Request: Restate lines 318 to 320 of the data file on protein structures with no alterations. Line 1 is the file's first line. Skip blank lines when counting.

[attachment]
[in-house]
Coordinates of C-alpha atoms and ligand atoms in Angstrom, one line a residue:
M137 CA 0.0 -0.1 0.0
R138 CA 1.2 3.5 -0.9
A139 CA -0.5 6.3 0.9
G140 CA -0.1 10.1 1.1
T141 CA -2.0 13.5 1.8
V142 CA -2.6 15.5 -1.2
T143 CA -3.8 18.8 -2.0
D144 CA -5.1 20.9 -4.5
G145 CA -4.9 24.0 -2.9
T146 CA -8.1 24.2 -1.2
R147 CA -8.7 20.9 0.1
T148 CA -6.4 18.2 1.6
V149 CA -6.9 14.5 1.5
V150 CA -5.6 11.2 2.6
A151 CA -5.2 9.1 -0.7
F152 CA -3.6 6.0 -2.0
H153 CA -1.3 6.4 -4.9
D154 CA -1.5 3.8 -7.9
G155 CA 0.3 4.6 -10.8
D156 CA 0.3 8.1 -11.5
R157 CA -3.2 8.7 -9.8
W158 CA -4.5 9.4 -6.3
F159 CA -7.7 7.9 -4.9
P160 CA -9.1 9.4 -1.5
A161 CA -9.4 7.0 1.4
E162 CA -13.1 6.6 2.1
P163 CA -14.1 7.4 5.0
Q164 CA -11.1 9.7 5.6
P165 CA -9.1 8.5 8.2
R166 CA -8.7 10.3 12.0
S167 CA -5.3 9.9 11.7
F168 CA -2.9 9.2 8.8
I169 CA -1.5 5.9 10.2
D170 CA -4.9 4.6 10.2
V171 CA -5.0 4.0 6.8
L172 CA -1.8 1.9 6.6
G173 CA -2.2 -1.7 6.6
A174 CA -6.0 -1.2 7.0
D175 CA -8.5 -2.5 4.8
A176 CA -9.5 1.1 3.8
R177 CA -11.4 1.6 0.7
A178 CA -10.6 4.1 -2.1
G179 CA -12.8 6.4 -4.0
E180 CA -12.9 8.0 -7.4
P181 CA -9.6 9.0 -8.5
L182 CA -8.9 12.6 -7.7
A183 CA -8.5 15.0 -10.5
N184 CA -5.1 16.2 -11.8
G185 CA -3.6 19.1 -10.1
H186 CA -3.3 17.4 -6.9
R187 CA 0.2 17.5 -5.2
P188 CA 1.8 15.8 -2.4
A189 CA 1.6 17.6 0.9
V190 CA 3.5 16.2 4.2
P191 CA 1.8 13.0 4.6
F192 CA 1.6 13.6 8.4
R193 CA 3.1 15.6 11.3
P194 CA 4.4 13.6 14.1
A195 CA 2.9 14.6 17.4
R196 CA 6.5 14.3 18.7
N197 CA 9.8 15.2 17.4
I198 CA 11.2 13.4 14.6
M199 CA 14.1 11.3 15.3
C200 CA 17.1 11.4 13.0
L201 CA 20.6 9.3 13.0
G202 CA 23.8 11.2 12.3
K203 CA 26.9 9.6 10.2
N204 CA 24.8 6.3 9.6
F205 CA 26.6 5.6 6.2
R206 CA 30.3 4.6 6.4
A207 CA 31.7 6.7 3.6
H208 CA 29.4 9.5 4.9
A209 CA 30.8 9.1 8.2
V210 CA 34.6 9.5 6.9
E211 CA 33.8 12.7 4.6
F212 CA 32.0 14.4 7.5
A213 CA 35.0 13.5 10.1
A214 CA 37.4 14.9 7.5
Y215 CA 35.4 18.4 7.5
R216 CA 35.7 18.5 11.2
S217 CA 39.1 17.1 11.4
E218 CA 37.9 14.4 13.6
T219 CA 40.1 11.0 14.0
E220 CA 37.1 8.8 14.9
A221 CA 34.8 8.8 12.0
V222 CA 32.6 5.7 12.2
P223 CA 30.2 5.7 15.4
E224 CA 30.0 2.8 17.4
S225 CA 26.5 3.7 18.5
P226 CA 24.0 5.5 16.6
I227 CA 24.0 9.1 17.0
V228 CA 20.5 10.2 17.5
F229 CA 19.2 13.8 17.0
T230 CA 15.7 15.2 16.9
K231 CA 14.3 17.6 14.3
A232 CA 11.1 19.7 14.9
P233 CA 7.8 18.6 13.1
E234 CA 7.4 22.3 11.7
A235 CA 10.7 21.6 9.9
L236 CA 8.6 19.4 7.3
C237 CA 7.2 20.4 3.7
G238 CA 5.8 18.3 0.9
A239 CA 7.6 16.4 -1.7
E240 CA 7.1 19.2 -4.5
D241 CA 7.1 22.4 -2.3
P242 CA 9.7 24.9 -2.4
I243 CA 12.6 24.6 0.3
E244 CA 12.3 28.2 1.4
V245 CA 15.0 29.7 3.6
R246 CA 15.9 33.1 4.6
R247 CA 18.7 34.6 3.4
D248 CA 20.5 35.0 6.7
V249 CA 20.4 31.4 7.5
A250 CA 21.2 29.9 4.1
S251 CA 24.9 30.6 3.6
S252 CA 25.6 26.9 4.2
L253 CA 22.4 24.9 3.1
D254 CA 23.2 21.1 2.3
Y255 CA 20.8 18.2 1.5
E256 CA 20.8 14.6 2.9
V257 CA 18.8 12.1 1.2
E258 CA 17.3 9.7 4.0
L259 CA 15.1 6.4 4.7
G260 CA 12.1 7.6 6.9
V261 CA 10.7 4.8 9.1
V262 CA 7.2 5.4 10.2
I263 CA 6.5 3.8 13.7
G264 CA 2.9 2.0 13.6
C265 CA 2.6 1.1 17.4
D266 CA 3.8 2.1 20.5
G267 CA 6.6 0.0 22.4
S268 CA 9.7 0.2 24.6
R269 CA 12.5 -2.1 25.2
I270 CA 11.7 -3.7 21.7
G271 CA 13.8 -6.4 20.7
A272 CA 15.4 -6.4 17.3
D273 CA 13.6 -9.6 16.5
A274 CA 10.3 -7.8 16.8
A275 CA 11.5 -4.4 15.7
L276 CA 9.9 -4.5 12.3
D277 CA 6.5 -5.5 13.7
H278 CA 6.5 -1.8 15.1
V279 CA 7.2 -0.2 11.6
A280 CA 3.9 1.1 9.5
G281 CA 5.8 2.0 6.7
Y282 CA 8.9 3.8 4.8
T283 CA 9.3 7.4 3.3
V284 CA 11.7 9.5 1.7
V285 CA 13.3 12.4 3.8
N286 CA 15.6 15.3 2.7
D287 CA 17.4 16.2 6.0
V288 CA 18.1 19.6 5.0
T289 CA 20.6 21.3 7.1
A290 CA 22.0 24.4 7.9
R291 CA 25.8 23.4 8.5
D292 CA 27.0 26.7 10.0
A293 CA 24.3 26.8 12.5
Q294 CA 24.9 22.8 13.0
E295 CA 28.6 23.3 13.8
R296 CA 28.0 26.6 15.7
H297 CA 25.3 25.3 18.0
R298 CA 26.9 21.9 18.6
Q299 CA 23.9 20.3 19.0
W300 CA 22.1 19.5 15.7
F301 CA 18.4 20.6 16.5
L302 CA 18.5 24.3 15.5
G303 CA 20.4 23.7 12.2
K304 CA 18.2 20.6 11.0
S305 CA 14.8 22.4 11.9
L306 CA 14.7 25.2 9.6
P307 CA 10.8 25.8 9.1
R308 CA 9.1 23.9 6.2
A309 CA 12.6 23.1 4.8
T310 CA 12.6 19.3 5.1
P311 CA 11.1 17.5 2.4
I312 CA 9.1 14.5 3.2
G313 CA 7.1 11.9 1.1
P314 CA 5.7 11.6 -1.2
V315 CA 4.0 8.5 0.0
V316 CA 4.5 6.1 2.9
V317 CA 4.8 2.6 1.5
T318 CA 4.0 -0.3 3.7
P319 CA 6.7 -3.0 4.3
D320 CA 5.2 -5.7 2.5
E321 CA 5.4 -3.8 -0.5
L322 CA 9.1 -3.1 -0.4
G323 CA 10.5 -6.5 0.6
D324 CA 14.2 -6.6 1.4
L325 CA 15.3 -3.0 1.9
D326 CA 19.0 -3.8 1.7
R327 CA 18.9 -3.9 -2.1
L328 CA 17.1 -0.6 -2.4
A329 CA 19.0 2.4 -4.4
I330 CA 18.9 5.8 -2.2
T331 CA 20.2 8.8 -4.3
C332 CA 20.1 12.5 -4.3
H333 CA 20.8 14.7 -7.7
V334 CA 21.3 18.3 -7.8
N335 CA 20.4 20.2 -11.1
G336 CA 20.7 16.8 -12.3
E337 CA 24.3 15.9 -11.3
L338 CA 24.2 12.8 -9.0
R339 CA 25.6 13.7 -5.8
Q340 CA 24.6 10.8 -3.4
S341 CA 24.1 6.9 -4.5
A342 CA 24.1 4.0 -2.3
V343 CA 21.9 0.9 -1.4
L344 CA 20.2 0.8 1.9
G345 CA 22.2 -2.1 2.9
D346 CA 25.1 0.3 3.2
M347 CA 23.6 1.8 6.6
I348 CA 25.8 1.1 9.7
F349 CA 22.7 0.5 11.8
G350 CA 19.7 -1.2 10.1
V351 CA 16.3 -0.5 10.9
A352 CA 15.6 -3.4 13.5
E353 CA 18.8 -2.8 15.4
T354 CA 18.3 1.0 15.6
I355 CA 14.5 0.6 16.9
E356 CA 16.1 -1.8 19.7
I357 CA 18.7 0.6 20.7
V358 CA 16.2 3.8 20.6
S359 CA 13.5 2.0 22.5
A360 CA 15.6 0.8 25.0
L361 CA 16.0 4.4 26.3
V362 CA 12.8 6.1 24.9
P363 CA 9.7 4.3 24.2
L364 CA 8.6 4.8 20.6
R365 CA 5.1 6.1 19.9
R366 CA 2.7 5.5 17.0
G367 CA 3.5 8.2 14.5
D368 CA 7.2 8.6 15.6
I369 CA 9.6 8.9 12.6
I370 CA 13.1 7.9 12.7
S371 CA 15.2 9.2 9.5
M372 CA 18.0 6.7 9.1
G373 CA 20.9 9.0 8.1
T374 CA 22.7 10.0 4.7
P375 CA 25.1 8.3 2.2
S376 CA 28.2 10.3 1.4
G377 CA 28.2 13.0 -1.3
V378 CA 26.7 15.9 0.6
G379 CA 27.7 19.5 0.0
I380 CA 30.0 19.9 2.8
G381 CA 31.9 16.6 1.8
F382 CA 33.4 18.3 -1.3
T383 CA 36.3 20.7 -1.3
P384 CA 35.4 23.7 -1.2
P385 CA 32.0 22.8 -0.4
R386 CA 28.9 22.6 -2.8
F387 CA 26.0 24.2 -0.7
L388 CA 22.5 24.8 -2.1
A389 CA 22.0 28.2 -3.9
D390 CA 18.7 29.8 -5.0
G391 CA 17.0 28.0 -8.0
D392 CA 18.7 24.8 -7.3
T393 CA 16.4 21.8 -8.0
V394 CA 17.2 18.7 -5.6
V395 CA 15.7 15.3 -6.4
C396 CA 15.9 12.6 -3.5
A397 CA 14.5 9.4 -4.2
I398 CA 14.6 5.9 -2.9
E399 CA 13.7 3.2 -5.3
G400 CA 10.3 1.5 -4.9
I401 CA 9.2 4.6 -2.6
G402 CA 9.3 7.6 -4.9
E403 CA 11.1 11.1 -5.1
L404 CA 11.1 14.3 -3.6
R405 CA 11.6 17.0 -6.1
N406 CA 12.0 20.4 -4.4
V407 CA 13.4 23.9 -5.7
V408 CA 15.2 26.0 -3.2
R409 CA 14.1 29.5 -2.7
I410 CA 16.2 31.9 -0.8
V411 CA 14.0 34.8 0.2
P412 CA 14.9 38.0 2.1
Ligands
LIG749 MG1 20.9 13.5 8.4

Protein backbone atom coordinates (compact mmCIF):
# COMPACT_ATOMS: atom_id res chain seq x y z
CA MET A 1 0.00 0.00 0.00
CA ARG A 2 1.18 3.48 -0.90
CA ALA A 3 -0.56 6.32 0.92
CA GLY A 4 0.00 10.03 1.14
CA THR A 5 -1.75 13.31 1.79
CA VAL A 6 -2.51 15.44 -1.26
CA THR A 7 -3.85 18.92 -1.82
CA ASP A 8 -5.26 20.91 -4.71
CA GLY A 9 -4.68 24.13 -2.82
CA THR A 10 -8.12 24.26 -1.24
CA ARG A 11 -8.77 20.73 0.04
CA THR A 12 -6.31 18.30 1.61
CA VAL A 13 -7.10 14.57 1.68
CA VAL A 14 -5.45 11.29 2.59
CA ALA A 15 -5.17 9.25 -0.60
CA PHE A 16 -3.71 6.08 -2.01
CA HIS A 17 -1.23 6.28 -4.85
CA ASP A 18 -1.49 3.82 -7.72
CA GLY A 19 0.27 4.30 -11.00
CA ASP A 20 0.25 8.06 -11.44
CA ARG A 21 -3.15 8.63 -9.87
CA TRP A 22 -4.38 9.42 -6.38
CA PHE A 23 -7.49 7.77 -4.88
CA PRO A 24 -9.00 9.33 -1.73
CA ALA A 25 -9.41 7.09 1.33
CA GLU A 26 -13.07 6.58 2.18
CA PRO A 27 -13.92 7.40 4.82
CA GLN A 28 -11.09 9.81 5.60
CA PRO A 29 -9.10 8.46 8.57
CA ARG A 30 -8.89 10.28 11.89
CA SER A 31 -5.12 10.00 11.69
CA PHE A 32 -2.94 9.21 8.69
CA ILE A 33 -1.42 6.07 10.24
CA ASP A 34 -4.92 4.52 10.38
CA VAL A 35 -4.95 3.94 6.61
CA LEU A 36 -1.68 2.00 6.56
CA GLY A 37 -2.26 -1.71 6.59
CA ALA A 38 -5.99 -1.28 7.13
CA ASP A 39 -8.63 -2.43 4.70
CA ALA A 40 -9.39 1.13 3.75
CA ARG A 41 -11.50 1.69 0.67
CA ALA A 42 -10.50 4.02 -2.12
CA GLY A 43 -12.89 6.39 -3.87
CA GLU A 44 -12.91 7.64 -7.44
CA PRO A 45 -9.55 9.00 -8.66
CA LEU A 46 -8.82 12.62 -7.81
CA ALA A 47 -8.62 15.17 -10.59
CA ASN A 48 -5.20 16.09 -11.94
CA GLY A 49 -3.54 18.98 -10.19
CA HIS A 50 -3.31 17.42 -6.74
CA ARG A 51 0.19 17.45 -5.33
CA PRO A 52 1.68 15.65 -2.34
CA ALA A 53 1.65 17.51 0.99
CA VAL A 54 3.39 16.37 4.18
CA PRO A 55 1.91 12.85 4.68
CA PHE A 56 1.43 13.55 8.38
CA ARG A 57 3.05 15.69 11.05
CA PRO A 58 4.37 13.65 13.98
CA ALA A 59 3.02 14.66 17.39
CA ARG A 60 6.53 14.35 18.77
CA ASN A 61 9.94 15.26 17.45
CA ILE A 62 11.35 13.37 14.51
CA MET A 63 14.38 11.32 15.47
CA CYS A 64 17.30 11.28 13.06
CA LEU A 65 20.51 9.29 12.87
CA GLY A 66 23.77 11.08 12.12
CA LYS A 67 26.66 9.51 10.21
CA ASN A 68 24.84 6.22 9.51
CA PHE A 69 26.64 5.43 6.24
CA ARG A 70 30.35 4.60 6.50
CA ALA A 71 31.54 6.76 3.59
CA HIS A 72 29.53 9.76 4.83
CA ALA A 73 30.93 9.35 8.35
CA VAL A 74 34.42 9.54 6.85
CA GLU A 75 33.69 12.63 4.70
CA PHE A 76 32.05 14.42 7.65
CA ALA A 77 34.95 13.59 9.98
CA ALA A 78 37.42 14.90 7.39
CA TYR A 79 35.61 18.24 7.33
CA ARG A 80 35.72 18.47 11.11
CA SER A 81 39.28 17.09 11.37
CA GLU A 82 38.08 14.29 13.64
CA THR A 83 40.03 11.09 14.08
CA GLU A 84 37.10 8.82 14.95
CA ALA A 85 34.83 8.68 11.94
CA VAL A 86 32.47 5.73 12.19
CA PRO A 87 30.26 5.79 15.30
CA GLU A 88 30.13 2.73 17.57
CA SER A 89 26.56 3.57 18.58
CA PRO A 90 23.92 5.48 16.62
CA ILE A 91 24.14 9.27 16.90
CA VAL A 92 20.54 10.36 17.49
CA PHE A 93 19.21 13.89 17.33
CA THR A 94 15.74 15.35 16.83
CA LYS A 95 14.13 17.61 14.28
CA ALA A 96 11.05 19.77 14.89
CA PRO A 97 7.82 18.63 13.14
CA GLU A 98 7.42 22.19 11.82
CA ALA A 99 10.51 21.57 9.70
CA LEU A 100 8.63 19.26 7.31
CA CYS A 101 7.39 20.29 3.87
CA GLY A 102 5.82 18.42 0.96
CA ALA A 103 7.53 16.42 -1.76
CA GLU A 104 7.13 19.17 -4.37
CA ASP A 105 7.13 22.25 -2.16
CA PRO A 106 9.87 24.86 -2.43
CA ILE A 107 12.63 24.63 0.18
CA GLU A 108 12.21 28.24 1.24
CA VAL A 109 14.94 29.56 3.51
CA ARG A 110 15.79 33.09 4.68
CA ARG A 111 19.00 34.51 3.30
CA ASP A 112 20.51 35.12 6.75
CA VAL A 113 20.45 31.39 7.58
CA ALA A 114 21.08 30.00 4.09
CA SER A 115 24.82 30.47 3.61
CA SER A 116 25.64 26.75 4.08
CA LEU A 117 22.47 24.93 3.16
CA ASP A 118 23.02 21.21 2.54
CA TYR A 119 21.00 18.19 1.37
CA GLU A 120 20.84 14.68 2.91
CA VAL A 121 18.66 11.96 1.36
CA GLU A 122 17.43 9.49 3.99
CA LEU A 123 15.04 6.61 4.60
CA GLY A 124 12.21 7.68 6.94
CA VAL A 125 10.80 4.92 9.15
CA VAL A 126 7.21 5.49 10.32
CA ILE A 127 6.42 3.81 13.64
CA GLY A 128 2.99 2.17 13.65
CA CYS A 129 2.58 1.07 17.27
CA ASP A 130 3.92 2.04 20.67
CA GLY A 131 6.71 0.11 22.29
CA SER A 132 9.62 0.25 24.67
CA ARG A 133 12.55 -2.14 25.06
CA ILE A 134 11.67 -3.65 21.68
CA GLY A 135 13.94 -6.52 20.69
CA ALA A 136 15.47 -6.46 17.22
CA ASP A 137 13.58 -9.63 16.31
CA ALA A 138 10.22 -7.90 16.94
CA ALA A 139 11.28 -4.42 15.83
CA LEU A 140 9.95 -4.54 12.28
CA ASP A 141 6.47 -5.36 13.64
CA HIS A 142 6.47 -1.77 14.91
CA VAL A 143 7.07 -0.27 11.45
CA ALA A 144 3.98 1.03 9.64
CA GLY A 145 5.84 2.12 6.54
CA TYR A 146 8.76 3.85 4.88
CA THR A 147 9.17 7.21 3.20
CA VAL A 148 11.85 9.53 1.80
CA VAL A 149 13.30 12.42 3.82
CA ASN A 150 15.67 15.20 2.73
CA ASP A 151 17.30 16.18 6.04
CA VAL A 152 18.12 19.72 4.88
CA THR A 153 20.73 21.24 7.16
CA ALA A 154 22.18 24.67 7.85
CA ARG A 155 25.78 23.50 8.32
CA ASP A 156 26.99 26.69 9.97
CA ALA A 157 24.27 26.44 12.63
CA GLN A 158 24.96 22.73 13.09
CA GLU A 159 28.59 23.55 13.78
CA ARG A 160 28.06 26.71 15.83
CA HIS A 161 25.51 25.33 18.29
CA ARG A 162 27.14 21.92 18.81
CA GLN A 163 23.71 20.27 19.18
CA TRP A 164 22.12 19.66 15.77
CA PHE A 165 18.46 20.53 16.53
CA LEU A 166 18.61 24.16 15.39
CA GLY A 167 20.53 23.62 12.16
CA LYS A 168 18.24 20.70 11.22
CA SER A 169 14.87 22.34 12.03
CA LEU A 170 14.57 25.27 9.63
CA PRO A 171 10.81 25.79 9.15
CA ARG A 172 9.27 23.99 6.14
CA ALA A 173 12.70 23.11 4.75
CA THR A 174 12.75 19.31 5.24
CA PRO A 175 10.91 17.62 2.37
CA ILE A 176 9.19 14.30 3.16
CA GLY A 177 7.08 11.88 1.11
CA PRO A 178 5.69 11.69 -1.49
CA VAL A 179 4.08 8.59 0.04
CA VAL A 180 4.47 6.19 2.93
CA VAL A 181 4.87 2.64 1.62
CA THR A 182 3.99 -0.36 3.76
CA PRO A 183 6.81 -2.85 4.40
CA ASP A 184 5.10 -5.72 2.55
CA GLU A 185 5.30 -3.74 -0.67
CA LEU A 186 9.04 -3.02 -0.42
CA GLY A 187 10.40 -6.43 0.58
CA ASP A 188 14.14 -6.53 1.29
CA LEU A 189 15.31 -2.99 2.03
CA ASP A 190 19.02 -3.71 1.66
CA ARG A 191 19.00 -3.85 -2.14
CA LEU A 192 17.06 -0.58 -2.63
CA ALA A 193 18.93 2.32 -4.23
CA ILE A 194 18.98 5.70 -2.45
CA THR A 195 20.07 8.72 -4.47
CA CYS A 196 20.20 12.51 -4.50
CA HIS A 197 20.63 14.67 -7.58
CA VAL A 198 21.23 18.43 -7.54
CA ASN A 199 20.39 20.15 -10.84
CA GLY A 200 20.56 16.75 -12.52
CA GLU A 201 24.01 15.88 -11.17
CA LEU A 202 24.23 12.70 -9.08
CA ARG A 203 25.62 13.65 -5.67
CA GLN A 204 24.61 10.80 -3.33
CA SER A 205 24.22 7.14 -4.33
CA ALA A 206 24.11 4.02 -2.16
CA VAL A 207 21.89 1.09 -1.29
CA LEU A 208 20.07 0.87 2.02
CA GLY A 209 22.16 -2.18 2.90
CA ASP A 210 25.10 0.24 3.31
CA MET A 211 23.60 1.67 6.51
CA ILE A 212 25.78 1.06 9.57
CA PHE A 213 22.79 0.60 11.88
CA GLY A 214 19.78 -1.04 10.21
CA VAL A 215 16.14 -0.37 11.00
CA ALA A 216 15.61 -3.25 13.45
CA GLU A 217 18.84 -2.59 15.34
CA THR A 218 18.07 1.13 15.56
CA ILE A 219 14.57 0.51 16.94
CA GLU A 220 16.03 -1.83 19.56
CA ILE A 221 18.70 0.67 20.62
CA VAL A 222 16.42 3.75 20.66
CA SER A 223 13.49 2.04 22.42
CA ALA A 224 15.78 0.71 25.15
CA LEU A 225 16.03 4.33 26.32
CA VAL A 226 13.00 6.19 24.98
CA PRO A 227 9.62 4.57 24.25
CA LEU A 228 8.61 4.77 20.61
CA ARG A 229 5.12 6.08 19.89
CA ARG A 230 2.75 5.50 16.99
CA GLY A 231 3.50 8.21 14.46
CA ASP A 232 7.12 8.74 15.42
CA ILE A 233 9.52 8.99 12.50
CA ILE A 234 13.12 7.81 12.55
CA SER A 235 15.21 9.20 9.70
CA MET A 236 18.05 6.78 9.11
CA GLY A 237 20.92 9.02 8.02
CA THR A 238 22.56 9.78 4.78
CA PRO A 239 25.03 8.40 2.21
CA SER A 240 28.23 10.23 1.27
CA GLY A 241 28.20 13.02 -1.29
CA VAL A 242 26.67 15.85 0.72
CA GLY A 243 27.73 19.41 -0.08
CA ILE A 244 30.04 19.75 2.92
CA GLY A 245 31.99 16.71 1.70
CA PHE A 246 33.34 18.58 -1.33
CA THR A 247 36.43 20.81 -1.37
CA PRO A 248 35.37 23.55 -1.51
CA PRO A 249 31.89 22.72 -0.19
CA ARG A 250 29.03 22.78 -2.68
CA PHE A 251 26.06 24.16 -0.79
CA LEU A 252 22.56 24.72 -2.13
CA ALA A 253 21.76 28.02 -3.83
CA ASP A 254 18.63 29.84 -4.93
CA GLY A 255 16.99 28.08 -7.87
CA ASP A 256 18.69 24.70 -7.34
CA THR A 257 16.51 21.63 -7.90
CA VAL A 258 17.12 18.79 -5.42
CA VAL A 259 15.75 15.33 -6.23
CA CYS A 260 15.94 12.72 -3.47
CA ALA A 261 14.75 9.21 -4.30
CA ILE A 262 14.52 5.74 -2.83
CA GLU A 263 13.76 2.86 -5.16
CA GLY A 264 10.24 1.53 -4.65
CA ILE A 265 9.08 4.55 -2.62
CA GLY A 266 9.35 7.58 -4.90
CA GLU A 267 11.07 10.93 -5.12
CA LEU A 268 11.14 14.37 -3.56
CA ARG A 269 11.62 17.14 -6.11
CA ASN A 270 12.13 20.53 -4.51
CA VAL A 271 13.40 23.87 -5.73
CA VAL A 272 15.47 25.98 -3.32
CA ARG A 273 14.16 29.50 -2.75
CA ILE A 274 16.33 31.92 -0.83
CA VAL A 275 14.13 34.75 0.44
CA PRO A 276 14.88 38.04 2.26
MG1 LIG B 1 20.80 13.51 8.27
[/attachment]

CA LEU A 36 -1.68 2.00 6.56
CA GLY A 37 -2.26 -1.71 6.59
CA ALA A 38 -5.99 -1.28 7.13